April 25, 2021

Mobb Deep "The Infamous" (New York Daily News, 1995)

It's a telling tale for rap duo Mobb Deep. Out of the rugged, raw South Queensbridge Houses, Prodigy and Havoc come to the world of hip hop with a message of survival in the 'hood. They do not arrive with candy-coated tales of living large. They deliver narration that spins tales of survival as they roll through the urban jungle. Their defense: it's their reality. "I've seen people get killed, my best man. Young kids is murderers, going out there and killing kids for selling crack on their corners," says 20-year old Prodigy, aka Chaka Johnson. "It's nothing, like, spectacular about it. You can say, 'Dag, he's 20 years old -- how could he go through that?' A lot of us do. There are a lot of 20-year olds just like me -- they just don't know how to put it in words." So Mobb Deep did it for them. Barely legal and with an album already to their credit, Mobb Deep enter with their sophomore album, "The Infamous," an ice-cold portrait of life in the darkest corners of NYC. Mobb Deep's truth comes to the music via the South Queensbridge Houses, where Havoc grew up. Havoc still lives there, and vows to stay. Prodigy's mom sent him to live with his grandmother on Long Island at age 15 after he was arrested for selling drugs near his childhood home in the Lefrak City complex. Prodigy first spotted Havoc -- description identical, save a couple of inches -- jacking up a guy twice his size in the lunchroom at Manhattan School of Art and Design. "He was real little back in the day -- a shortie," recalls Prodigy. "A little short n!gg@ beatin' on some big n!gg@. I saw him the next day, told him he was wrecking that kid nasty-like. "After that, we would be rhymin' with each other. Everybody was, like, 'Y'all need to get together and form a group.' We battled everybody in school -- we was the illest." Their first album, "Juvenile Hell," came in 1993. Though its only single "Shook Ones Part 1," still has hard-core rap enthusiasts nodding their heads, paltry sales, sloppy business practices and a lackluster push from their label sent the album nowhere -- fast. Cont'd...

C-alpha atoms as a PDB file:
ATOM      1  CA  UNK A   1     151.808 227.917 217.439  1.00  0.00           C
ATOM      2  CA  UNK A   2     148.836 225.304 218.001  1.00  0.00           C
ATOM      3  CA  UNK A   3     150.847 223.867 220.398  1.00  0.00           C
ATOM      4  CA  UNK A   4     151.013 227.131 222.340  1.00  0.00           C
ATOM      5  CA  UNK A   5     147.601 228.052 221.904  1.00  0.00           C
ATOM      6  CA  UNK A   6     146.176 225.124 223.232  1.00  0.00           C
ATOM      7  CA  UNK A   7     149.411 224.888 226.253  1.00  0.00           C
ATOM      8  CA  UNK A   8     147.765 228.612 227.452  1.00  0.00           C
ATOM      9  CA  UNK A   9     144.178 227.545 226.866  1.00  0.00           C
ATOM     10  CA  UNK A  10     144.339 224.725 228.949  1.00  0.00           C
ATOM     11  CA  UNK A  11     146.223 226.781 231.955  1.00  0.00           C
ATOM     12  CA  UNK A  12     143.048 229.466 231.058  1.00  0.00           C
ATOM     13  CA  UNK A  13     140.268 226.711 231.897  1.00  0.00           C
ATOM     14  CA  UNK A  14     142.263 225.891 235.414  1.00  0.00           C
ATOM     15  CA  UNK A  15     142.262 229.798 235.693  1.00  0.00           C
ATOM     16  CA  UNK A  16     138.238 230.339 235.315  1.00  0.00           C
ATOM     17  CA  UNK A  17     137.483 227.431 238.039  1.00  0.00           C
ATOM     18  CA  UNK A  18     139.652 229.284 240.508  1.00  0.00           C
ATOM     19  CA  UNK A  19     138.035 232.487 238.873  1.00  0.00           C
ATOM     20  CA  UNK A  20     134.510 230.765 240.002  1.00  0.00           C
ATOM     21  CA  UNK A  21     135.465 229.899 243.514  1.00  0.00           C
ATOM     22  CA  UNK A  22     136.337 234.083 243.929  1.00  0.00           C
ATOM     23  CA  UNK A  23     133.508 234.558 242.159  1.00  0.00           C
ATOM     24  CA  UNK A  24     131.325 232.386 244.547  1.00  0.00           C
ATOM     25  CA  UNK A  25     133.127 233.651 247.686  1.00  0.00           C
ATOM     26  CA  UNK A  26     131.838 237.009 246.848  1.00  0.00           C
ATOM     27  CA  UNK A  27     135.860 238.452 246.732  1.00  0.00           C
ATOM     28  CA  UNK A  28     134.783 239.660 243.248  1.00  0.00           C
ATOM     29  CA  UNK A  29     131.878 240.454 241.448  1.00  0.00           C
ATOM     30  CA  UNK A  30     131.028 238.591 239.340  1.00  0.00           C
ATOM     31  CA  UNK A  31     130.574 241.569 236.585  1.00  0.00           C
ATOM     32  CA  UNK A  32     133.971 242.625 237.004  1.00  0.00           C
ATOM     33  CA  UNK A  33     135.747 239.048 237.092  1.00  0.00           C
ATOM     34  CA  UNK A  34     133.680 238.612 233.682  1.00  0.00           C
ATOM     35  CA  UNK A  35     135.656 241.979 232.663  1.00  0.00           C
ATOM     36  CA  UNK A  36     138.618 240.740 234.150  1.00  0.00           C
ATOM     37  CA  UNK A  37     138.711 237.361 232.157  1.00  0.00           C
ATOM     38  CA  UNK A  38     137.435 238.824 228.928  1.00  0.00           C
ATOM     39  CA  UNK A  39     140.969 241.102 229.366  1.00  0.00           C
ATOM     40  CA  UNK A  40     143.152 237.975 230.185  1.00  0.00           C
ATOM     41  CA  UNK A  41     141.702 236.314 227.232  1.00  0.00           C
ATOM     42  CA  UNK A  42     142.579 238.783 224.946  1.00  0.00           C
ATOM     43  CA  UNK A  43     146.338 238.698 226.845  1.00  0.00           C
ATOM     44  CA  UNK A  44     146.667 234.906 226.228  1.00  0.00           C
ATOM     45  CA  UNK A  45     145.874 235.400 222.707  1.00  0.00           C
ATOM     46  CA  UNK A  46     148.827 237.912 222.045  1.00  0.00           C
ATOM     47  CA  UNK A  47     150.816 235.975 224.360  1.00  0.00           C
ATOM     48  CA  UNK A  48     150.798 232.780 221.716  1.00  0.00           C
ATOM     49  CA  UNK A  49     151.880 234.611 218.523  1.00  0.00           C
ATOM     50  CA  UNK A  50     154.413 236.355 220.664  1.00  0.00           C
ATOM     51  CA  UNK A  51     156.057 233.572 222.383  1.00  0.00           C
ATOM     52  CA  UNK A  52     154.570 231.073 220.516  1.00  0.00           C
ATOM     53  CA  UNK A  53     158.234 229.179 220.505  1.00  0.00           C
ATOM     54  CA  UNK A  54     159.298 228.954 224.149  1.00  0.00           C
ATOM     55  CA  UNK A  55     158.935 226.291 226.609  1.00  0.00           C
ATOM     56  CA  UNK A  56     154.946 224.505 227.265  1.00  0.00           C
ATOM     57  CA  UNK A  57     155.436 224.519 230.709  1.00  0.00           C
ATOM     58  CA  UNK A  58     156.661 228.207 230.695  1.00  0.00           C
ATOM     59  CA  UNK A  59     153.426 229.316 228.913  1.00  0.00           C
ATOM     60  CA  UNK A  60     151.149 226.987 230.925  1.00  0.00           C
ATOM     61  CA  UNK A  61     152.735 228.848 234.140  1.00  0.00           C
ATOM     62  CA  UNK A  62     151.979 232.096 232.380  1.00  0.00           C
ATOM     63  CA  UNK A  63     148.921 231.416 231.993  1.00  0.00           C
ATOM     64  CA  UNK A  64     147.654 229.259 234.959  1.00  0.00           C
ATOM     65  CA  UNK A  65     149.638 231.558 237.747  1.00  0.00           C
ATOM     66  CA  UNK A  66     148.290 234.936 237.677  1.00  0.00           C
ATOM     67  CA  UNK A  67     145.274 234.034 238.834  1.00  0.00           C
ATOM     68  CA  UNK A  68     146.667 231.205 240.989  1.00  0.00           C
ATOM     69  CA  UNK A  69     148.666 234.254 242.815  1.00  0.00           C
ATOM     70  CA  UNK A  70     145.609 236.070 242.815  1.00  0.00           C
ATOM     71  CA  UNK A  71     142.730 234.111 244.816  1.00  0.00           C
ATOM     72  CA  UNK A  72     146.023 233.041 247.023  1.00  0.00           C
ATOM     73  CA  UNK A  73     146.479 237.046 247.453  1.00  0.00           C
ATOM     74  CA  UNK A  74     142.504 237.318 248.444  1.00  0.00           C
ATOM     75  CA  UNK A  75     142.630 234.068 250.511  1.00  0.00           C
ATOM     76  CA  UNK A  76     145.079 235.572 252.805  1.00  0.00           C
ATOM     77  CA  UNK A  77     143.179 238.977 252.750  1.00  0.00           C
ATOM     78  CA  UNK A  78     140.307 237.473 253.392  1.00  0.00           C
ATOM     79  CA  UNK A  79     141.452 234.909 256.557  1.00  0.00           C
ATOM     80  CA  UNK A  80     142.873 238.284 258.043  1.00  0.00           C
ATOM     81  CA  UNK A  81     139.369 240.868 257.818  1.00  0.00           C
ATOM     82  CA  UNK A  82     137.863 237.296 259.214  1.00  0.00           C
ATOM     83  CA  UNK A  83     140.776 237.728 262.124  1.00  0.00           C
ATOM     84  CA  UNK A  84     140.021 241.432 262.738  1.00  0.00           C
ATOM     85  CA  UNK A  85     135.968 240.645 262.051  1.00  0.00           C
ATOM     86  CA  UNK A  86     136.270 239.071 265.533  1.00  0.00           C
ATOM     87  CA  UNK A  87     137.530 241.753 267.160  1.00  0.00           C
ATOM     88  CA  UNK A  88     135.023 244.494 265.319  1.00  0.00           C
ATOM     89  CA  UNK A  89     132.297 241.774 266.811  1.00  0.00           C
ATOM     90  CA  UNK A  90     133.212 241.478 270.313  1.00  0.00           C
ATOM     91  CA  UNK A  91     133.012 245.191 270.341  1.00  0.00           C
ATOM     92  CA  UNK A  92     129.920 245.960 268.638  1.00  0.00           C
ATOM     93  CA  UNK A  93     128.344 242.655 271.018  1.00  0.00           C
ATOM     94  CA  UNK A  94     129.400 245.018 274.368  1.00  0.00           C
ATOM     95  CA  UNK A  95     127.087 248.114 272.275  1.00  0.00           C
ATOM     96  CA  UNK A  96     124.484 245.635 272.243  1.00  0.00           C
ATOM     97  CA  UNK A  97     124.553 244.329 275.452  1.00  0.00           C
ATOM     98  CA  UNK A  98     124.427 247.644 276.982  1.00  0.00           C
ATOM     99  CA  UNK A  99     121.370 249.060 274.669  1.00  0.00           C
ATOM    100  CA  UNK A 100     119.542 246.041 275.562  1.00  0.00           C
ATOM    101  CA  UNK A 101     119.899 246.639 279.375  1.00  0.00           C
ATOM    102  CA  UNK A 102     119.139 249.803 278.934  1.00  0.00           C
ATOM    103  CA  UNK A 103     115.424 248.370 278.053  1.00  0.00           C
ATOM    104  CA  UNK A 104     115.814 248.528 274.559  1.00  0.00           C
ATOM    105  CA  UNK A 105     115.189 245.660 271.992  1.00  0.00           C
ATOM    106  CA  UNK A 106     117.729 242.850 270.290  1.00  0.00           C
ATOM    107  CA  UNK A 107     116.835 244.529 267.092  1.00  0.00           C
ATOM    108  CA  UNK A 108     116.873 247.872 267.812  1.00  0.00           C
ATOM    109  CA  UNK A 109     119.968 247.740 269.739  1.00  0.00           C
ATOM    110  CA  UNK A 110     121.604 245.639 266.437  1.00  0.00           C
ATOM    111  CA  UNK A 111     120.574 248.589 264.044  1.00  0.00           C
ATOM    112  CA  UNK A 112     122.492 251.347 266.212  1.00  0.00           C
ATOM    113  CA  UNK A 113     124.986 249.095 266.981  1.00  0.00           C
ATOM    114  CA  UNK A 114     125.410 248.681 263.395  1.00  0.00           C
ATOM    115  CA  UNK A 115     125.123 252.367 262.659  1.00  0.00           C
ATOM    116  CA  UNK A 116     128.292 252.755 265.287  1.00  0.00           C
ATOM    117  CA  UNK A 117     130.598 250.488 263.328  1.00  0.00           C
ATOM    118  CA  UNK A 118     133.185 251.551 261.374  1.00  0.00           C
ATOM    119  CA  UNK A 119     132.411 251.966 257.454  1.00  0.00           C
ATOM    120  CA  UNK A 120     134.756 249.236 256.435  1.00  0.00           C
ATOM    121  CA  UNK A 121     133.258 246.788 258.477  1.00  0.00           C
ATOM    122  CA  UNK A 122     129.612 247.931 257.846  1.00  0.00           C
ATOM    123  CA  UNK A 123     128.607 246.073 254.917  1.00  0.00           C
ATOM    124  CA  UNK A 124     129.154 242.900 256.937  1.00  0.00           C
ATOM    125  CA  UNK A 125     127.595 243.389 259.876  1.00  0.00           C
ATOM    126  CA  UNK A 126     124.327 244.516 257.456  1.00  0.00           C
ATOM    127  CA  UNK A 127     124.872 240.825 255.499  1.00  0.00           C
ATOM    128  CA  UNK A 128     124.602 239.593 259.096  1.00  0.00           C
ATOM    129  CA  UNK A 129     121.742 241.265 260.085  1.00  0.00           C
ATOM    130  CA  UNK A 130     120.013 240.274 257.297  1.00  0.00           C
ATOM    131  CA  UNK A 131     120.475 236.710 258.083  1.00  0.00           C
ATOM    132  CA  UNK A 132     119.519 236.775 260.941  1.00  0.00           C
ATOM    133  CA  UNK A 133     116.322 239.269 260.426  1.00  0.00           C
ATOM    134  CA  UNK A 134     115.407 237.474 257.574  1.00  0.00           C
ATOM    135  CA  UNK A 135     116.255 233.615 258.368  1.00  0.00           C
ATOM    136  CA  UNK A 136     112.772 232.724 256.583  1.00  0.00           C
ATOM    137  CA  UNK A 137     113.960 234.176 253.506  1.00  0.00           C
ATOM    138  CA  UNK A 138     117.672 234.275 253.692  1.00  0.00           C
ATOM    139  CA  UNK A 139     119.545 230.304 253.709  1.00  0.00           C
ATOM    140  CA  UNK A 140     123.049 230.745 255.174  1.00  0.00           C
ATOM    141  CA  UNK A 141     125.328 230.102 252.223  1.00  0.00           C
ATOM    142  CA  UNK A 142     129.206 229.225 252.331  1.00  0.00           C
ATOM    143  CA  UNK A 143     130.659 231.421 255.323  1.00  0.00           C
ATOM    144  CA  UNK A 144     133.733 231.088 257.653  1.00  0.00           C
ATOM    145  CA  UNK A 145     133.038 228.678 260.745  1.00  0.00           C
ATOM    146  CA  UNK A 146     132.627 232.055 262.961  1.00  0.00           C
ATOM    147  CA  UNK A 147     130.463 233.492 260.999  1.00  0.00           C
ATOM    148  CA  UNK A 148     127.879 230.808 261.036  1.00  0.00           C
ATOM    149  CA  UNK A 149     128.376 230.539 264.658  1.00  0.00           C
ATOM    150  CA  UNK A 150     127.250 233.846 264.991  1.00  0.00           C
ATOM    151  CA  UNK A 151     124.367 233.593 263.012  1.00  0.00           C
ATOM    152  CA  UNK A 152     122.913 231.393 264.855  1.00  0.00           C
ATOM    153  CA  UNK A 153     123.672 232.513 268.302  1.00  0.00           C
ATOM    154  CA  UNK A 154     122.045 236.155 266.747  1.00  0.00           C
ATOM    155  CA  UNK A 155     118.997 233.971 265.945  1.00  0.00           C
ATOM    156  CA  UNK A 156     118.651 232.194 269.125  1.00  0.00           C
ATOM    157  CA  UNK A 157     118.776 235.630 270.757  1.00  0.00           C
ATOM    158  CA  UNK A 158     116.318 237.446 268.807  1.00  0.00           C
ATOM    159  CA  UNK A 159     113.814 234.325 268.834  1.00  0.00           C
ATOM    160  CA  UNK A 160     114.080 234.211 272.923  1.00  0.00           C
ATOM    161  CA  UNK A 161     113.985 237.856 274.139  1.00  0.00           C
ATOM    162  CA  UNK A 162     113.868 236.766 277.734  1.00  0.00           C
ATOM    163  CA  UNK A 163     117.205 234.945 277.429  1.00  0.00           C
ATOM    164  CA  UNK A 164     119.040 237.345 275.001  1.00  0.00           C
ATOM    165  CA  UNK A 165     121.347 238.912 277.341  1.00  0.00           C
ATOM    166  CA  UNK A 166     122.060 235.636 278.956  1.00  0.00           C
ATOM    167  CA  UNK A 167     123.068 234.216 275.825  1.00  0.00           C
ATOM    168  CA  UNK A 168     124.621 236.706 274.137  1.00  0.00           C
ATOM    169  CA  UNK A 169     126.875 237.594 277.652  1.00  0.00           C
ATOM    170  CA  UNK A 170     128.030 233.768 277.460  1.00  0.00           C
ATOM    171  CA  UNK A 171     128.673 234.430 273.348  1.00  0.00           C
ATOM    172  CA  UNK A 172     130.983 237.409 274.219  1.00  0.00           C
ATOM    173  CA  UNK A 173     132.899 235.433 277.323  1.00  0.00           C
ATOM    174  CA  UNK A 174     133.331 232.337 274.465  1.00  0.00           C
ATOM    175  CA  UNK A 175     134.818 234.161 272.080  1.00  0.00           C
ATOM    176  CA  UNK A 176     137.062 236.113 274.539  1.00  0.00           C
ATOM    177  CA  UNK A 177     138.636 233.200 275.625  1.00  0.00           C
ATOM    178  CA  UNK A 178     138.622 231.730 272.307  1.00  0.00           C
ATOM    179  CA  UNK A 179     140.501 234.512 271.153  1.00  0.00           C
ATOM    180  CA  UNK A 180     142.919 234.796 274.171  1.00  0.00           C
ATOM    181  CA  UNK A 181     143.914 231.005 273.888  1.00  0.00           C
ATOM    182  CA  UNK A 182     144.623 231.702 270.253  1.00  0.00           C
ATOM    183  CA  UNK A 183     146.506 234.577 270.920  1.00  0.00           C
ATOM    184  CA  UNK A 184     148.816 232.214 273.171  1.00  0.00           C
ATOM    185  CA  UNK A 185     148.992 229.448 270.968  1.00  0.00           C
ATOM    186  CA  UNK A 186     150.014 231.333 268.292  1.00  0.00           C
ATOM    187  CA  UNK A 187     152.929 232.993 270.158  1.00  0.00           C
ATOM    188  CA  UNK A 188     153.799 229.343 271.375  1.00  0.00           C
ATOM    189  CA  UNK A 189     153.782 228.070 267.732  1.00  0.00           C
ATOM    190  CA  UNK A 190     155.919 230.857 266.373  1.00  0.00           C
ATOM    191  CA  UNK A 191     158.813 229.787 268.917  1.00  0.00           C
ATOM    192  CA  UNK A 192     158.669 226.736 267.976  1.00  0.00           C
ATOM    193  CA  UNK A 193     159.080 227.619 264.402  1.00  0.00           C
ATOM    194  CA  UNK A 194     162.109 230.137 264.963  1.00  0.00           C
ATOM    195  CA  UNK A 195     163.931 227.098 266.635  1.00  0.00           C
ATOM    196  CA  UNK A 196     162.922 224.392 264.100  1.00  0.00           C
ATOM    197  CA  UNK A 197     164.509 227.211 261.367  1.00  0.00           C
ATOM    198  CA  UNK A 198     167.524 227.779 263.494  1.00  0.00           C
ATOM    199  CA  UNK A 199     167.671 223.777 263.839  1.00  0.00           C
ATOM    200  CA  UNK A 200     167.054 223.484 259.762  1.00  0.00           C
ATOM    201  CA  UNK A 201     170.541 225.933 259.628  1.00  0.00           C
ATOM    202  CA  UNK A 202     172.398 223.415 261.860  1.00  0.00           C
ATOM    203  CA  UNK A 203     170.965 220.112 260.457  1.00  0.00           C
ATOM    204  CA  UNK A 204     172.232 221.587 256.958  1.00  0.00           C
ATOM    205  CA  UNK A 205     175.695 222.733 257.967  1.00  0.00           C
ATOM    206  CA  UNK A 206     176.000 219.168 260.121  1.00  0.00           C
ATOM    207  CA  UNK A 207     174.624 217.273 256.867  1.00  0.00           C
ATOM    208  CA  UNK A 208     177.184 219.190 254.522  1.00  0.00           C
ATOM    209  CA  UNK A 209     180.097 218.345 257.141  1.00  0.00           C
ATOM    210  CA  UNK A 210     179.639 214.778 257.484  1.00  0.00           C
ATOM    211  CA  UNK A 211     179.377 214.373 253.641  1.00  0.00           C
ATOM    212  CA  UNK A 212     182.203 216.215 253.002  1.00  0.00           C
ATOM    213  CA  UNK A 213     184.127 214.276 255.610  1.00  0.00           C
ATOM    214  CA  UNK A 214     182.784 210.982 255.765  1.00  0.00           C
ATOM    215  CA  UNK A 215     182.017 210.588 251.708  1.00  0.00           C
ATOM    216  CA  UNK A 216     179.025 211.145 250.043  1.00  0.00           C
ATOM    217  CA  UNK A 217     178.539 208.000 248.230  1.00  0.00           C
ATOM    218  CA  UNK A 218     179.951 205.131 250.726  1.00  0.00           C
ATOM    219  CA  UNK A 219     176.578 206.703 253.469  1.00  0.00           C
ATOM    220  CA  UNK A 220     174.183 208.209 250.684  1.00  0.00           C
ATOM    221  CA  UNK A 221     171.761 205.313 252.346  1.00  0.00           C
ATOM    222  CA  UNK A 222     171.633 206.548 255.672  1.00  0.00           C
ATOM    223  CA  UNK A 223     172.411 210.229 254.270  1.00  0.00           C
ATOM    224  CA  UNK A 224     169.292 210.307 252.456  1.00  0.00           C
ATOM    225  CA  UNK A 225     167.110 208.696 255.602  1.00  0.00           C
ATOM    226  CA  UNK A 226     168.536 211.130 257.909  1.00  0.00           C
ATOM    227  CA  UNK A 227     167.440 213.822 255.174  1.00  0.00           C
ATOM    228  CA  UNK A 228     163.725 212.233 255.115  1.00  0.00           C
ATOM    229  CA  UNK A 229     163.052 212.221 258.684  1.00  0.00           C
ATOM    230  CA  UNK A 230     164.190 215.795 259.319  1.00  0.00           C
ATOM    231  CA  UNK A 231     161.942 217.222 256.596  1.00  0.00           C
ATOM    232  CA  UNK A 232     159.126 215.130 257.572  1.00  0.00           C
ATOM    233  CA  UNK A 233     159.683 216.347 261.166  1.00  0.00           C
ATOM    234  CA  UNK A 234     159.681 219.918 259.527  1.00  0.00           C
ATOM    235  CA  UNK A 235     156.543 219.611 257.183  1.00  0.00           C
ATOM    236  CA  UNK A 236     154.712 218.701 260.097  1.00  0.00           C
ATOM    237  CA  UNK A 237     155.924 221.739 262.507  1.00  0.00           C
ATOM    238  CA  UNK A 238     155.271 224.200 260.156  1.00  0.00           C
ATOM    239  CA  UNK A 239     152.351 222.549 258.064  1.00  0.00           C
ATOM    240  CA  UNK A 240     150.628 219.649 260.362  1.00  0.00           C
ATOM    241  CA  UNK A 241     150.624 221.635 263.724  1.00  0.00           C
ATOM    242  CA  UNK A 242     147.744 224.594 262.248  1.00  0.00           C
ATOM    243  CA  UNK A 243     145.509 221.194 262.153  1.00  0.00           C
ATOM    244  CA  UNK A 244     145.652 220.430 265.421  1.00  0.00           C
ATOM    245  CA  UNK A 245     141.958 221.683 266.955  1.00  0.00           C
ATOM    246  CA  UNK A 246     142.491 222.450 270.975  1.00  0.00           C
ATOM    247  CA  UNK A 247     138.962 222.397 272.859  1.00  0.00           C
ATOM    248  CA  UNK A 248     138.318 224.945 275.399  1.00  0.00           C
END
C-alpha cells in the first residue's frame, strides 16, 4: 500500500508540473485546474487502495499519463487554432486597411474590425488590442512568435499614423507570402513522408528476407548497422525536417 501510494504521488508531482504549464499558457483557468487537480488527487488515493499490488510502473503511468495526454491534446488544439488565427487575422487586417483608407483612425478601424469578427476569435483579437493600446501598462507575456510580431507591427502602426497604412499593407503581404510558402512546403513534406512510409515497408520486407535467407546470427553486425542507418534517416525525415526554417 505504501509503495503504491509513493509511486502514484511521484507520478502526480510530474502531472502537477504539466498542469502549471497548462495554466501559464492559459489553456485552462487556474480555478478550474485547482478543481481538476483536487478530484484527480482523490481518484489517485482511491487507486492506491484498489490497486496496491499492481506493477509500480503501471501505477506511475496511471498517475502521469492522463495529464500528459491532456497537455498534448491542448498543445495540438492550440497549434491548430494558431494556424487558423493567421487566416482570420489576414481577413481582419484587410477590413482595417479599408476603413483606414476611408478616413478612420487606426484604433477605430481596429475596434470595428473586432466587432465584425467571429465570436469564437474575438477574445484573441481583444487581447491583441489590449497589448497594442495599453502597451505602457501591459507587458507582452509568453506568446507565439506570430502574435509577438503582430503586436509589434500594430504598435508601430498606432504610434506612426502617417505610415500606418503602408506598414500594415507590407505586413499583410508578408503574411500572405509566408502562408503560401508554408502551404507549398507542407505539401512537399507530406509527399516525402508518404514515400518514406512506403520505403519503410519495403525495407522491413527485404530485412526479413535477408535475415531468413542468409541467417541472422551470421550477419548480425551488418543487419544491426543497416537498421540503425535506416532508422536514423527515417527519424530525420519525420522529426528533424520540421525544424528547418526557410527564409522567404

Havoc admits the culprit was the duo's misguided illusion of dollar bills and quick fame -- an immature business sense that sent the high school dropouts back to Queens empty-handed. "The bottom line is that we wasn't on top of our game," Havoc once confessed. "We wasn't handling our business the way we was supposed to. We [were] young." Now, armed with G.E.D.'s and a few extra years in the business under their belt, Mobb Deep find themselves in the middle of a Mobb Deep craze -- their songs all over the charts, their videos all over music television and 500,000 people across the country listening to their tales of life in the 'hood. A cursory listen tells you their music is everything your mother forbade you to hear. It's just what conservatives, parents groups and the likes of presidential candidate Sen. Bob Dole have been bashing. But Prodigy repeats what most defenders of gangsta rap have already said: They're just rapping about what they see on the streets. "I feel that Bob Dole and Bill Clinton make me like this. How can they complain when I write songs about what they put me through? Ironically, it's not only the streets that are putting Prodigy through it. He has a serious case of sickle-cell anemia, a blood disease that dehydrates him and threatens his bone strength. He already has a bad hip that he must have replaced. "My leg is f***** up," Prodigy says. "But that doesn't affect my performing." Prodigy says they study the Koran, the Bible, and even quotations from Mao Zedong, sharing views with their project counterparts. "You got to keep it to the street. Keep the phat beats, but knowledge -- read up on books, talk about everything," Prodigy said. "Right now, we got 500,000 ears, so we're going to make some use of that." - New York Daily News. July 23, 1995. R.I.P., Albert "Prodigy" Johnson!